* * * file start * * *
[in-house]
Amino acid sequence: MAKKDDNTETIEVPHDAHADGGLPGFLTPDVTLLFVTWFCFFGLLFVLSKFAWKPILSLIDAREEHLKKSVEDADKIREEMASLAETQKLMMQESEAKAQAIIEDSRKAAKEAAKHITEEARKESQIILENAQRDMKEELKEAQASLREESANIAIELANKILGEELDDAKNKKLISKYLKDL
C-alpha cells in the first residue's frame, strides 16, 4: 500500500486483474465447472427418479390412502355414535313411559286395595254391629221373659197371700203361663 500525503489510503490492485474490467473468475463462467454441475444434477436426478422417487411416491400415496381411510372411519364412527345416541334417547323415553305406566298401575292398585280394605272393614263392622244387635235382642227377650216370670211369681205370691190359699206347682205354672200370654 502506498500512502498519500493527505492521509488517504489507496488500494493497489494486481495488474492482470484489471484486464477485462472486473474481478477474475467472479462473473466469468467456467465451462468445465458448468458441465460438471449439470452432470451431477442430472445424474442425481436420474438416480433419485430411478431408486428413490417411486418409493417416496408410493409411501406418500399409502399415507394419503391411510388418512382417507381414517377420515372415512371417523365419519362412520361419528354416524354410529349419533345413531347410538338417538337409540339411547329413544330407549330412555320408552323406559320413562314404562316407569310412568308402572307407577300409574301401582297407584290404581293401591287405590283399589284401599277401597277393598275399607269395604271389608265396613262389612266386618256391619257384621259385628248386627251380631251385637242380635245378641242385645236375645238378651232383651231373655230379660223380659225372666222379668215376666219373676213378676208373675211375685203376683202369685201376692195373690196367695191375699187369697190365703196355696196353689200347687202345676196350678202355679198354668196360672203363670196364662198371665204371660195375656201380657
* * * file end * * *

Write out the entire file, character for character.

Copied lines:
[in-house]
Amino acid sequence: MAKKDDNTETIEVPHDAHADGGLPGFLTPDVTLLFVTWFCFFGLLFVLSKFAWKPILSLIDAREEHLKKSVEDADKIREEMASLAETQKLMMQESEAKAQAIIEDSRKAAKEAAKHITEEARKESQIILENAQRDMKEELKEAQASLREESANIAIELANKILGEELDDAKNKKLISKYLKDL
C-alpha cells in the first residue's frame, strides 16, 4: 500500500486483474465447472427418479390412502355414535313411559286395595254391629221373659197371700203361663 500525503489510503490492485474490467473468475463462467454441475444434477436426478422417487411416491400415496381411510372411519364412527345416541334417547323415553305406566298401575292398585280394605272393614263392622244387635235382642227377650216370670211369681205370691190359699206347682205354672200370654 502506498500512502498519500493527505492521509488517504489507496488500494493497489494486481495488474492482470484489471484486464477485462472486473474481478477474475467472479462473473466469468467456467465451462468445465458448468458441465460438471449439470452432470451431477442430472445424474442425481436420474438416480433419485430411478431408486428413490417411486418409493417416496408410493409411501406418500399409502399415507394419503391411510388418512382417507381414517377420515372415512371417523365419519362412520361419528354416524354410529349419533345413531347410538338417538337409540339411547329413544330407549330412555320408552323406559320413562314404562316407569310412568308402572307407577300409574301401582297407584290404581293401591287405590283399589284401599277401597277393598275399607269395604271389608265396613262389612266386618256391619257384621259385628248386627251380631251385637242380635245378641242385645236375645238378651232383651231373655230379660223380659225372666222379668215376666219373676213378676208373675211375685203376683202369685201376692195373690196367695191375699187369697190365703196355696196353689200347687202345676196350678202355679198354668196360672203363670196364662198371665204371660195375656201380657